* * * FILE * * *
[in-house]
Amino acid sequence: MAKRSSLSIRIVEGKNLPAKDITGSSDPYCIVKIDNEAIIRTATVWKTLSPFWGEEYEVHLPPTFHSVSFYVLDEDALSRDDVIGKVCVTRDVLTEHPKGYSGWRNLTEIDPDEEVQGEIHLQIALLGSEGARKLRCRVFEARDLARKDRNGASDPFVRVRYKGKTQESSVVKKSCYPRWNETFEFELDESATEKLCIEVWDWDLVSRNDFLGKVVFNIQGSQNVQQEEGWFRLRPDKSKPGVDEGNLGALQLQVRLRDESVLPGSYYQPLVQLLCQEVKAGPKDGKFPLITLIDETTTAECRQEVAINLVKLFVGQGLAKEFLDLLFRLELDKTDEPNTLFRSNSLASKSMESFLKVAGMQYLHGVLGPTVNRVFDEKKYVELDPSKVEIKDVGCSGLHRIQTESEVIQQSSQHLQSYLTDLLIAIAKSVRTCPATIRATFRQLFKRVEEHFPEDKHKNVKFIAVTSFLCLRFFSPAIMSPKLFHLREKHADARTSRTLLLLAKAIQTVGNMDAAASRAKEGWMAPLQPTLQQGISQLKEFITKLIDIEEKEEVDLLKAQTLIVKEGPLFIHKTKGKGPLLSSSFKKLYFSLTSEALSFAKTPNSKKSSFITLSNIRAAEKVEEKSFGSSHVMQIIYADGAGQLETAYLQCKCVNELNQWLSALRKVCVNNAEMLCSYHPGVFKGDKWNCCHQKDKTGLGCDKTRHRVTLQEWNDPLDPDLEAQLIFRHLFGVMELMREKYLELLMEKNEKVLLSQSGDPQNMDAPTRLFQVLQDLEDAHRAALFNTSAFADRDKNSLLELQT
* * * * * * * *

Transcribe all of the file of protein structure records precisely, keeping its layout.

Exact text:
[in-house]
Amino acid sequence: MAKRSSLSIRIVEGKNLPAKDITGSSDPYCIVKIDNEAIIRTATVWKTLSPFWGEEYEVHLPPTFHSVSFYVLDEDALSRDDVIGKVCVTRDVLTEHPKGYSGWRNLTEIDPDEEVQGEIHLQIALLGSEGARKLRCRVFEARDLARKDRNGASDPFVRVRYKGKTQESSVVKKSCYPRWNETFEFELDESATEKLCIEVWDWDLVSRNDFLGKVVFNIQGSQNVQQEEGWFRLRPDKSKPGVDEGNLGALQLQVRLRDESVLPGSYYQPLVQLLCQEVKAGPKDGKFPLITLIDETTTAECRQEVAINLVKLFVGQGLAKEFLDLLFRLELDKTDEPNTLFRSNSLASKSMESFLKVAGMQYLHGVLGPTVNRVFDEKKYVELDPSKVEIKDVGCSGLHRIQTESEVIQQSSQHLQSYLTDLLIAIAKSVRTCPATIRATFRQLFKRVEEHFPEDKHKNVKFIAVTSFLCLRFFSPAIMSPKLFHLREKHADARTSRTLLLLAKAIQTVGNMDAAASRAKEGWMAPLQPTLQQGISQLKEFITKLIDIEEKEEVDLLKAQTLIVKEGPLFIHKTKGKGPLLSSSFKKLYFSLTSEALSFAKTPNSKKSSFITLSNIRAAEKVEEKSFGSSHVMQIIYADGAGQLETAYLQCKCVNELNQWLSALRKVCVNNAEMLCSYHPGVFKGDKWNCCHQKDKTGLGCDKTRHRVTLQEWNDPLDPDLEAQLIFRHLFGVMELMREKYLELLMEKNEKVLLSQSGDPQNMDAPTRLFQVLQDLEDAHRAALFNTSAFADRDKNSLLELQT